Peace as Your Legacy

Do you wish to make the world a better (and more peaceful) place?

Joan Halifax, Abbot of Upaya Institute and Zen Center in Santa Fe, writes, “We can nurture peace by transforming our own lives…we must work actively for nonviolence toward all…[nurturing] deep and true dialogue with respect for and appreciation of differences…we all live under each other’s skin.”

Yes, along with inherited legacies, we do live “under each other’s skin.” The video of a brave Ukrainian woman confronting a heavily-armed Russian soldier on a street corner in Henychesk gave my skin chills. She asked what the soldier is doing in Ukraine. He replied, “We have exercises here.” She asked, “What kind of exercises?” and then with emotion, “What the #^&* are you doing on our land with all these guns?” She commanded the Russian soldier to take her sunflower seeds and put them in his pockets so that sunflowers will grow in the soil upon his death in Ukraine.

I am (belatedly) learning Ukrainian history. It includes sunflowers, a legacy symbol of peace for Ukraine. In June, 1996, Ukraine gave up nuclear weapons. Defense ministers from U.S., Russia, and Ukraine joined in planting sunflowers at Pervomaysk missile base. This is significant as Ukraine inherited the world’s third-largest nuclear arsenal in the 1991 Soviet Union collapse.

The sunflower is Ukraine’s national flower, however sunflower history predates the country. Sunflowers were nurtured as a crop by indigenous tribes from 3000 BC. First Nation North Americans cultivated sunflowers in present-day Arizona/New Mexico to produce large flowerheads. It is possible that sunflowers were a staple domestic crop before corn! Besides milling sunflowers for flour to bake bread and cooking with sunflower oil, creative uses included turning plant pigments into “sunscreens” and clothing dyes.

Spanish sailors pocketed sunflower seeds for Europe where the seeds migrated to Russia and Ukraine. However, it was the Russian Orthodox Church that elevated sunflowers to prominence. The 18th century Church hierarchy banned foods made from a variety of oils for Lent. Sunflower oil somehow escaped this ban! The demand for sunyashniki, or sunflowers, blossomed into an important commodity. Ukraine and Russia supply 70% of the world’s sunflower oil exports. Sunflower oil ranks as the fourth most important oil crop in the world (after palm, soybean, and rapeseed oil). Who knew?

A legacy is about learning from the past while living in the present moment. A legacy of peace sometimes seems elusive, but there is peace as well as war in our past and present. A Greek proverb reminds, “A society grows great when old [women] and men plant trees whose shade they know they shall never sit in.” Who will be left in Ukraine to plant sunflowers for coming generations?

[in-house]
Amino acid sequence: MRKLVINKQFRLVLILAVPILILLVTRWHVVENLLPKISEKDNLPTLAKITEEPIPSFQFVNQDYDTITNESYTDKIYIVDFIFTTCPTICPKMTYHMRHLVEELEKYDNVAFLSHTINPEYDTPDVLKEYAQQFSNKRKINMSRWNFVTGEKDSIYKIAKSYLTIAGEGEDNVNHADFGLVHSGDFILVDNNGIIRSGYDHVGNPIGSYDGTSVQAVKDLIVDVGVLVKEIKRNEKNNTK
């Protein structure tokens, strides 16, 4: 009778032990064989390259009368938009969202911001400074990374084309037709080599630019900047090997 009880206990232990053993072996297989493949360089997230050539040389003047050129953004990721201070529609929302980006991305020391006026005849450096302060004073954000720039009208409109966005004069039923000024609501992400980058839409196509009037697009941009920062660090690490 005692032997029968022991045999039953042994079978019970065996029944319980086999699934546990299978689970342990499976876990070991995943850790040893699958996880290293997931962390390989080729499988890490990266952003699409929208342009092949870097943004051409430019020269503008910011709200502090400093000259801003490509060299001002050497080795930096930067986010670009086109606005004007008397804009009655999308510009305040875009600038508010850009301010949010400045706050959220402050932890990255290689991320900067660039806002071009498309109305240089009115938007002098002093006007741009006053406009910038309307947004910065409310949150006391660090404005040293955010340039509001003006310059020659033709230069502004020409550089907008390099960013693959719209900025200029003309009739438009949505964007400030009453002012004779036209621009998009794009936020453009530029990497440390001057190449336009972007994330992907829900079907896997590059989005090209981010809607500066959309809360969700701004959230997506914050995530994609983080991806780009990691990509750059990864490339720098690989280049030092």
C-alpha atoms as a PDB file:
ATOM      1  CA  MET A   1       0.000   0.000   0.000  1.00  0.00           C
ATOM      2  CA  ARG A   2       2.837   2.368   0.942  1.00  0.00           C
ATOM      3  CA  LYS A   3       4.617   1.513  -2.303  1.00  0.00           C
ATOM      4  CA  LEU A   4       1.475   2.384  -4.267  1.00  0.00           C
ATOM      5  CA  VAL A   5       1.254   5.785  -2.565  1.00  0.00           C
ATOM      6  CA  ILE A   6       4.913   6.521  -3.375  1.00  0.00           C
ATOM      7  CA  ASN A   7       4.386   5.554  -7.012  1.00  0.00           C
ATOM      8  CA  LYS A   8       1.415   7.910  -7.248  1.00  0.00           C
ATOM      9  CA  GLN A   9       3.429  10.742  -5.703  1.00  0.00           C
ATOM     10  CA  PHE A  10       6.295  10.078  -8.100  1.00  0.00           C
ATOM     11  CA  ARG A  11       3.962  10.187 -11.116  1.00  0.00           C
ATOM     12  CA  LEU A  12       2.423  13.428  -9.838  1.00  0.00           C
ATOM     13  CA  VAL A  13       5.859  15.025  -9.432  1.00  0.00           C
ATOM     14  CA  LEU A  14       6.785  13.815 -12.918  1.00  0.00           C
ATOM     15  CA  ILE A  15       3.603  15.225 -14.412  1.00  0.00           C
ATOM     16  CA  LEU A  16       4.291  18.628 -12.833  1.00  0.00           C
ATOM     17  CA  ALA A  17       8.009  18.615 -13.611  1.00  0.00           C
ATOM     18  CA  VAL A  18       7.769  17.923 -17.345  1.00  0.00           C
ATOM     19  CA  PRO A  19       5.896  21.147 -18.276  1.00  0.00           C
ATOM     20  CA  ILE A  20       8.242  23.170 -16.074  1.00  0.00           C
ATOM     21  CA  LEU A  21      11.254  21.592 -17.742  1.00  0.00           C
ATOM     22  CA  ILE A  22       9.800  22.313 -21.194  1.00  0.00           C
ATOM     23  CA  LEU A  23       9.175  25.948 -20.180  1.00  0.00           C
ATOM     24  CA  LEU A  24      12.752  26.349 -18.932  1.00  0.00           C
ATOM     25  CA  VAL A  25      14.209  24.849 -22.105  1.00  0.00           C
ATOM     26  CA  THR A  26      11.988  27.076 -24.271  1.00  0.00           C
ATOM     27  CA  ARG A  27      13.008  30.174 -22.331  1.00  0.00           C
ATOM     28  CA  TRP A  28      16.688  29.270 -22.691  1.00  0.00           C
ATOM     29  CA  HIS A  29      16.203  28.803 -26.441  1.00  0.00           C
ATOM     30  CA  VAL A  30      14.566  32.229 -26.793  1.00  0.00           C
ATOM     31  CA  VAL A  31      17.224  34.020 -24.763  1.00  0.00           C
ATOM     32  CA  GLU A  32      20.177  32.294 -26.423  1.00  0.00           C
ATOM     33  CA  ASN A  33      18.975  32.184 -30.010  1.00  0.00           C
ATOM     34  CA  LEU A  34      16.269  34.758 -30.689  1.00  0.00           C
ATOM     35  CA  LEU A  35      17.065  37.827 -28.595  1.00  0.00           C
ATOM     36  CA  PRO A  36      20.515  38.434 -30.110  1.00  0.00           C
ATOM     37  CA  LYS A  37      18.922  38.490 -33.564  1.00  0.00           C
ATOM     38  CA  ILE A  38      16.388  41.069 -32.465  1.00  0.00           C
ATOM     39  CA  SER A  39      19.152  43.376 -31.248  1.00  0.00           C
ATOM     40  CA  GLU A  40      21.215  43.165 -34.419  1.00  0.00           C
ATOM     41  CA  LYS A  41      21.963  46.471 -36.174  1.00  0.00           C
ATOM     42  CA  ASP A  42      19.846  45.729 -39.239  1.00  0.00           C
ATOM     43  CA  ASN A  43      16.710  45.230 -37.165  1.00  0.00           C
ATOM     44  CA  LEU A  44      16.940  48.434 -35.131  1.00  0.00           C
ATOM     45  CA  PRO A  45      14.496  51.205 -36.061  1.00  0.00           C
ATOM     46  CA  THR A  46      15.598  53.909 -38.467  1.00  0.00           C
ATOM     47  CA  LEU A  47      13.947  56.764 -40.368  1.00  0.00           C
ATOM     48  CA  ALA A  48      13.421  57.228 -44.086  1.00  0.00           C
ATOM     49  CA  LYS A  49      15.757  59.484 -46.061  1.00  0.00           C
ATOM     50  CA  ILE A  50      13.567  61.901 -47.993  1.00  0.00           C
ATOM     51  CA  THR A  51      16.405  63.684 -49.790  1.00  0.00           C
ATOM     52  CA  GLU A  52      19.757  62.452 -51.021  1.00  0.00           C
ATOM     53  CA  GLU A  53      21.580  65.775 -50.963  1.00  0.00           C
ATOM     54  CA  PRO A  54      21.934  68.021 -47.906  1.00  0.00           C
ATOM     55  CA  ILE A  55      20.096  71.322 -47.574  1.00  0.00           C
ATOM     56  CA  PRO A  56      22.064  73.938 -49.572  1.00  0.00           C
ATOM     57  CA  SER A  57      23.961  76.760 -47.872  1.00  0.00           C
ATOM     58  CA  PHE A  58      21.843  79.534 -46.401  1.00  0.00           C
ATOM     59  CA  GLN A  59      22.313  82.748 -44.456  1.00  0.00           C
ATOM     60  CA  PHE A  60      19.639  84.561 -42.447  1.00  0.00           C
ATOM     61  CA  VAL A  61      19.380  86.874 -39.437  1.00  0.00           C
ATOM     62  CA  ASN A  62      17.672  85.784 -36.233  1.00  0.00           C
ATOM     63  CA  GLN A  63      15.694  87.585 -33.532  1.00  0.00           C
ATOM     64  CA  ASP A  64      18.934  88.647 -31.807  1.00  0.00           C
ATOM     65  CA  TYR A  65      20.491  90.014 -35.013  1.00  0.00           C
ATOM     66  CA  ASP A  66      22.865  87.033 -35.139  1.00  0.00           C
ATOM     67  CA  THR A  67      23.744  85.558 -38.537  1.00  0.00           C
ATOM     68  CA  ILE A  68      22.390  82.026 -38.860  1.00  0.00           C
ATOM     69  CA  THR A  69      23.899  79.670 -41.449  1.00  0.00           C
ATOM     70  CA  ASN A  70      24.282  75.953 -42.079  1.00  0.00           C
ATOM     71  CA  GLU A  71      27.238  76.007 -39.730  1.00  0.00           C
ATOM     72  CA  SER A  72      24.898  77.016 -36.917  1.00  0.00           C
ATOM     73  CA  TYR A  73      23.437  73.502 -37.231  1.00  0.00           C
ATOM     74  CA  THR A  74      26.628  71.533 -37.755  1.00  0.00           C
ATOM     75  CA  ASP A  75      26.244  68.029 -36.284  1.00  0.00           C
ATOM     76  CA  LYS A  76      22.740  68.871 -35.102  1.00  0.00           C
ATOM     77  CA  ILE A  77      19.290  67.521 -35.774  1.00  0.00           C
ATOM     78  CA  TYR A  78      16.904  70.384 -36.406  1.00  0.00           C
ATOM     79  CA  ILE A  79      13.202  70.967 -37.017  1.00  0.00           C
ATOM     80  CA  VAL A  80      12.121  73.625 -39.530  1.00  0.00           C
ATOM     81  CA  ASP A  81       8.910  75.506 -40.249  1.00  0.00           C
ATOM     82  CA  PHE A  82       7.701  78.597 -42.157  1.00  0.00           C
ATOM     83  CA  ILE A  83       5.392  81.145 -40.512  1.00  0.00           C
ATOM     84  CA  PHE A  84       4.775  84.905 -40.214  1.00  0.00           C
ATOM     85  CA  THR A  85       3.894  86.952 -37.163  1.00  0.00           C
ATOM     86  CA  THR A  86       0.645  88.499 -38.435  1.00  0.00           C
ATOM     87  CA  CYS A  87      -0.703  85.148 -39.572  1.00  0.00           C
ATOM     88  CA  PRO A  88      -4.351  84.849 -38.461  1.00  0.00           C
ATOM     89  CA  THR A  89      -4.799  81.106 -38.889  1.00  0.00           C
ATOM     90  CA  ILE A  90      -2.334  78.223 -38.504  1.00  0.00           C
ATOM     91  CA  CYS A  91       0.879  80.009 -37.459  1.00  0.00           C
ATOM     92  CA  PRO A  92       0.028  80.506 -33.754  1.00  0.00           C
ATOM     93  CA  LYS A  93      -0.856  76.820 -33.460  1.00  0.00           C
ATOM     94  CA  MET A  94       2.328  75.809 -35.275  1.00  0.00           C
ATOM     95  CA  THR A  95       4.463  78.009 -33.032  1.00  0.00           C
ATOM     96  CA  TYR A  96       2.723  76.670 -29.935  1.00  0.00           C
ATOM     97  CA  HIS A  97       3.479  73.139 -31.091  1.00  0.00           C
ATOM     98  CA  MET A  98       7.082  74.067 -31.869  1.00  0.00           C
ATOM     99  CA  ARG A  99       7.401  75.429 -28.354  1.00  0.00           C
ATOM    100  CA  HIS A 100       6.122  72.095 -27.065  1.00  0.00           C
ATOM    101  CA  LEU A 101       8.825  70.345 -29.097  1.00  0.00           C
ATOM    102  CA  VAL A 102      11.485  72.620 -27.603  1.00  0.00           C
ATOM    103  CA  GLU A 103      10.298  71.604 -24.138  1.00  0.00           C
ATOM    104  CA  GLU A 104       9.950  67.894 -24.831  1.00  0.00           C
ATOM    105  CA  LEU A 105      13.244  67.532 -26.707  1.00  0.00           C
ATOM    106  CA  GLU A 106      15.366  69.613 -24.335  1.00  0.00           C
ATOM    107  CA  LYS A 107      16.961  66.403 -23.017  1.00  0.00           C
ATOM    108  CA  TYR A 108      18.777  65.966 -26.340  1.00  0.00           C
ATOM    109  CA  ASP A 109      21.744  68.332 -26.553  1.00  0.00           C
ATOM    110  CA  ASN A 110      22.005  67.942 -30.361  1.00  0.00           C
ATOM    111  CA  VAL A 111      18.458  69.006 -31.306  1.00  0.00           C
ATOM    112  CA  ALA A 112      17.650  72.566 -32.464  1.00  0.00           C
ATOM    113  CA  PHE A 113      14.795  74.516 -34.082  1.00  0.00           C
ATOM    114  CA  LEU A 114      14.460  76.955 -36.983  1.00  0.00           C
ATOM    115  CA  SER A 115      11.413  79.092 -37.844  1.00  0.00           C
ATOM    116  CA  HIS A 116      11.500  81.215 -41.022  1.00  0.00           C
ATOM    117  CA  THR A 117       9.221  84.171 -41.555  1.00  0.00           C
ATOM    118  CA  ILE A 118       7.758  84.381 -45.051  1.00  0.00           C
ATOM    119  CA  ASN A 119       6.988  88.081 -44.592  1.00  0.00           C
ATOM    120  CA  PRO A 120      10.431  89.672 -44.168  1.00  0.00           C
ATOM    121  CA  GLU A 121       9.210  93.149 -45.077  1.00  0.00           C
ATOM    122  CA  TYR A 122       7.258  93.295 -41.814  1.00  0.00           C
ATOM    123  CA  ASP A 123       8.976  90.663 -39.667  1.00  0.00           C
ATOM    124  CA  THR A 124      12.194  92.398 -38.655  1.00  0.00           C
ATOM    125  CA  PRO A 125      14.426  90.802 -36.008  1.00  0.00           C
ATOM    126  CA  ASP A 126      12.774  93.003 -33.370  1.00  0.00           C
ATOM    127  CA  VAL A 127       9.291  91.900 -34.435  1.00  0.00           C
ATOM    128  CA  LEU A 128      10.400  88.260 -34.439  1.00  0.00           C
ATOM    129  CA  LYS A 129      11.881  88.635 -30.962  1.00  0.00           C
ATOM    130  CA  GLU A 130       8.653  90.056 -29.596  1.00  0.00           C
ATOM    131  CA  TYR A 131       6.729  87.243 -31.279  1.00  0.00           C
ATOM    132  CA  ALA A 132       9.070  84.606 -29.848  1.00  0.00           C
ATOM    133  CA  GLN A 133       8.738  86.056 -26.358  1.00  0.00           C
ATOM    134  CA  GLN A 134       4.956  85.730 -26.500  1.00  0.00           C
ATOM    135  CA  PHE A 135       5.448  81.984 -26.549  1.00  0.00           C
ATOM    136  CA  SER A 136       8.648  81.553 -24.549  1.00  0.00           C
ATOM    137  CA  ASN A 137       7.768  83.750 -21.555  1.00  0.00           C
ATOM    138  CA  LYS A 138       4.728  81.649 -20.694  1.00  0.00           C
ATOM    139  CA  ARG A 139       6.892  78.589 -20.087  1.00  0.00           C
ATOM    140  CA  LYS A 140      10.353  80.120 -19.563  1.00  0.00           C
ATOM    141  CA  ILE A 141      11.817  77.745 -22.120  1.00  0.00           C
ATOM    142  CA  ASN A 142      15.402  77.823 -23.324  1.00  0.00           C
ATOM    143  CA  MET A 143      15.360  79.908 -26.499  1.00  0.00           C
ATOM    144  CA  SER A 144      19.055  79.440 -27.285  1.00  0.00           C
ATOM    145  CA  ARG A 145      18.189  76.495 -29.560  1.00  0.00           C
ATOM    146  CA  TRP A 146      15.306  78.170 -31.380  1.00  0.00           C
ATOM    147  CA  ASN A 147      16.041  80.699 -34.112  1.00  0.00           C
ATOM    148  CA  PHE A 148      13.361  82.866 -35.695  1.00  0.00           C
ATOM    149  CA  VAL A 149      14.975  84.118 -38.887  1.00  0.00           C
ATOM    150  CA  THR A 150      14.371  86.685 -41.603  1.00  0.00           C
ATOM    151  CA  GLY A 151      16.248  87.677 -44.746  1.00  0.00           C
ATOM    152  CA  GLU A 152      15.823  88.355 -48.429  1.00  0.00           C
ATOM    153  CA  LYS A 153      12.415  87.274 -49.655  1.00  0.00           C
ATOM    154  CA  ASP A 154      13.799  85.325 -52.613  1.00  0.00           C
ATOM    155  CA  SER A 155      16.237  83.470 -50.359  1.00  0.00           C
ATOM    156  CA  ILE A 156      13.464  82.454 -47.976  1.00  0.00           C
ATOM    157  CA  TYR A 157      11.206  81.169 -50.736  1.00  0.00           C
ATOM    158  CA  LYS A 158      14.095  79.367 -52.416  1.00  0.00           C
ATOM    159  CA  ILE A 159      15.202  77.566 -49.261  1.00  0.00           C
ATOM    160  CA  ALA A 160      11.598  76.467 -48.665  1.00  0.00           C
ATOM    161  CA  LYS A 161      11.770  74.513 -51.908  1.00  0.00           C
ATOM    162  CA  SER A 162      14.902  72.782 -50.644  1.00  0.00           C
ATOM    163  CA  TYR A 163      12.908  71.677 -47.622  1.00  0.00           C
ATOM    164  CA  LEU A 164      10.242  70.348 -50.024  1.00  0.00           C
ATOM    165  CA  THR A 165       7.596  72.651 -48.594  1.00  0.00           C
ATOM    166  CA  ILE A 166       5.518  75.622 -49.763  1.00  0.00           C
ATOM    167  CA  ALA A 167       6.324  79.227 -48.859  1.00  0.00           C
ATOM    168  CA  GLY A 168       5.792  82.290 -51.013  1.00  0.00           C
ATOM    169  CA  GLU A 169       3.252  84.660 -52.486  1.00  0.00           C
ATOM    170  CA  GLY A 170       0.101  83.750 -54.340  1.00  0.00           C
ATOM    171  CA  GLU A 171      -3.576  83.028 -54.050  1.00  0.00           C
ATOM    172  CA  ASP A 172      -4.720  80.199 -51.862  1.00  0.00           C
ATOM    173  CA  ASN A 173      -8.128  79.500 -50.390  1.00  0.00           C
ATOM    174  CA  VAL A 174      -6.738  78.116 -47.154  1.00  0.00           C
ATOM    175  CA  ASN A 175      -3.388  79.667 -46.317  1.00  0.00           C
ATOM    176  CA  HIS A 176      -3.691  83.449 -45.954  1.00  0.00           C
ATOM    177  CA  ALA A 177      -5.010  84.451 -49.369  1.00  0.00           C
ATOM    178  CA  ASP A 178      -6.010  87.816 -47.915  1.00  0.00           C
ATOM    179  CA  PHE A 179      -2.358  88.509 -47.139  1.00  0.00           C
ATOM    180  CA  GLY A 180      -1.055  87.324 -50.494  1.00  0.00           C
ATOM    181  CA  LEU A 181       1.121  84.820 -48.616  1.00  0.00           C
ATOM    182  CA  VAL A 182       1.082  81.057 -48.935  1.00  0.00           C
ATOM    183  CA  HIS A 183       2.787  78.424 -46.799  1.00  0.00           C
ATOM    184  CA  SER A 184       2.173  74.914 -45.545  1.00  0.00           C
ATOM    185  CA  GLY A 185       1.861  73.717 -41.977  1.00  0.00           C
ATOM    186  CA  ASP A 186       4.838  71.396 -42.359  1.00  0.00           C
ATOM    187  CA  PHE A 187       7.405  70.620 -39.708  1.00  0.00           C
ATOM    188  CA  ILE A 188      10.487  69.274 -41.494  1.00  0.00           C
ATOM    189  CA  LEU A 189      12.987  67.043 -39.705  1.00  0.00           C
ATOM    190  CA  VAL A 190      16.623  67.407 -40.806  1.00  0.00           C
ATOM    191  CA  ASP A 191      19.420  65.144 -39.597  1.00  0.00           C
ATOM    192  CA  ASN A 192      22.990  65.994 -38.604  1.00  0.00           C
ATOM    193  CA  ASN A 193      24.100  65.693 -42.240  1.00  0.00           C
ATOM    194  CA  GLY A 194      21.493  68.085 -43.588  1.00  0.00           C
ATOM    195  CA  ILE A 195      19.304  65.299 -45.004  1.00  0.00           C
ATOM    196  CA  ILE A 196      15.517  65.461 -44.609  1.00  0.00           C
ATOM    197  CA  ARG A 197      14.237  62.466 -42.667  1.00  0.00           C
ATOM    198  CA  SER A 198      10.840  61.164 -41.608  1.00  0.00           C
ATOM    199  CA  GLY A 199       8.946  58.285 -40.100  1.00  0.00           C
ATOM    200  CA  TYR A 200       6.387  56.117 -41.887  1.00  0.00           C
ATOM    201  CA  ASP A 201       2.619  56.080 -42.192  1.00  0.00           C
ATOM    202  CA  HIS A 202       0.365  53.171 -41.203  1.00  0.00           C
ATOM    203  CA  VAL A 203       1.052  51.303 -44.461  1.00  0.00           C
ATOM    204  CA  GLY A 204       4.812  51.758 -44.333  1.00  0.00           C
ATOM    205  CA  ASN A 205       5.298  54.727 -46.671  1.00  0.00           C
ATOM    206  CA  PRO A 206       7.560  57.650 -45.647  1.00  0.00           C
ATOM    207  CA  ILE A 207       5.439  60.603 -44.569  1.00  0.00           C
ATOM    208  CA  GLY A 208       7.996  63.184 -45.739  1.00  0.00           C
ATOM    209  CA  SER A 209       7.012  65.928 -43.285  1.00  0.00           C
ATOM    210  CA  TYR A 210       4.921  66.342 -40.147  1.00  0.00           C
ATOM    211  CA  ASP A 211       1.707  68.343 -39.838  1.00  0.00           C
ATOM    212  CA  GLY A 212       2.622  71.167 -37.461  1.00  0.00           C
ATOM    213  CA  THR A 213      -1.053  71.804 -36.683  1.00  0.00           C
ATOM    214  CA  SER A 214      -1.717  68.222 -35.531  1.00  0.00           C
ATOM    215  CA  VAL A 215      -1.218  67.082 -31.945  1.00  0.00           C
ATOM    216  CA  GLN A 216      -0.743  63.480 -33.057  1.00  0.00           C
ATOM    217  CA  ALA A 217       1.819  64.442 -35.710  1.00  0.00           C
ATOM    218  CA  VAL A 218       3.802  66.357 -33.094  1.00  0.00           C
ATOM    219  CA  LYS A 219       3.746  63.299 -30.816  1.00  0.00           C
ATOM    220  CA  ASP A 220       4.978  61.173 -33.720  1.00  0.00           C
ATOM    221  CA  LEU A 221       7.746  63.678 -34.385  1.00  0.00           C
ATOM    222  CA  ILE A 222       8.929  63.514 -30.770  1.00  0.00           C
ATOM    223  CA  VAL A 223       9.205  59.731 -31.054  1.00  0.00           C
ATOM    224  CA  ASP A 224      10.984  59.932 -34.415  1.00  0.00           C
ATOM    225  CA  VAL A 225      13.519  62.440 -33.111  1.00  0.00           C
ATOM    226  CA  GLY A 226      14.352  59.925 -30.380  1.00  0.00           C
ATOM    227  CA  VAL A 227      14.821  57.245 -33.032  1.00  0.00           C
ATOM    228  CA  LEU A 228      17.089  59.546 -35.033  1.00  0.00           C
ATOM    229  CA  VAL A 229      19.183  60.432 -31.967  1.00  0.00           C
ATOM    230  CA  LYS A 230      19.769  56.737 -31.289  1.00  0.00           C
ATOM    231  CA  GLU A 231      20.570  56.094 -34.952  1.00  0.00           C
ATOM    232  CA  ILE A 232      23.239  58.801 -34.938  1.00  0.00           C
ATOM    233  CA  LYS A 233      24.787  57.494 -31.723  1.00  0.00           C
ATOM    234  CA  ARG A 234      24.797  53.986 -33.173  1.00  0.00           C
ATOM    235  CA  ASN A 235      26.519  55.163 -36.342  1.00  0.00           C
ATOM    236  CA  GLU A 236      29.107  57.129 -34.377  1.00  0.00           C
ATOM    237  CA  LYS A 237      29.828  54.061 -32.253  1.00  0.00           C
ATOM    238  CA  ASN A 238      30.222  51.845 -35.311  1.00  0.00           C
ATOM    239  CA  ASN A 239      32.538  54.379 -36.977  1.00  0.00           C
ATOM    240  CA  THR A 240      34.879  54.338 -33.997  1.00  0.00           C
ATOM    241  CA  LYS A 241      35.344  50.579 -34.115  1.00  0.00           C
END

Who remembers the Ukrainian legacy of peace from 1996?

Gardeners unite. Let us plant sunflowers this spring.

Pearls of Peace (PoP) Quiz:

62. What legacy of peace can you cherish?

63. How might you leave peace as an aspect of your own legacy?   

By Janis Johnston

Janis Clark Johnston, Ed.D., has a doctorate in counseling psychology from Boston University. She has worked with children, families, and groups (ages 3-83) with presenting issues of anxiety, depression, trauma, loss, and relationship concerns. She initially worked as a school psychologist in public schools and was awarded School Psychology Practitioner of the Year for Region 1 in Illinois for her innovative work. She was a supervising psychologist at a mental health center, an employee-assistance therapist and a trainer for agencies prior to having a family therapy private practice. Recipient of the 2011 Founder’s Award for her dedication to the parenting education of Parenthesis Family Center (now called New Moms), and the 2002 Community Spirit Award from Sarah’s Inn, a domestic violence shelter and education center, Johnston is an active participant in numerous volunteer activities supporting children and families in her community. A frequent presenter at national psychology and educational conferences, Johnston has published journal articles, book chapters, and two books -- It Takes a Child to Raise a Parent: Stories of Evolving Child and Parent Development (2013, hardback; 2019, paperback) and Midlife Maze: A Map to Recovery and Rediscovery after Loss (2017, hardback; 2019, paperback). In addition to augmenting and supporting personal growth in families, Johnston is a Master Gardener and loves nurturing growth in the plants in her yard.


  1. I left a message for my family this morning, that I have an ongoing mantra through out my day of giving thanks as I see no bombed out buildings (as I did in Berlin), and all is intact. I drove my husband to work this morning and had gratitude for not seeing Russian solders with rifles on every corner along the train tracks, as I did in Poland in 1974. I give gratitude for food, a home, utilities, and we are all alive here. I give thanks we did not have to say goodbye to our men going off to war. I was in all those Communist countries traveling by bus and train, got arrested by Russian solders in Poland, and held for other problems at the Berlin Wall. I am so thankful for all that we have. I continue to be politically active for democracy and the values I believe in. My heart aches for those who do not have what I have. My stories, values, and political actions are my children’s legacy. May all of us continue to grow and act for peace.


  2. Thanks for sharing such personal reflections. Crisis points in our lives are legacy-builders. Our journey through life as shown by our values and ALL of our actions become the bricks and mortar of our children’s legacies.


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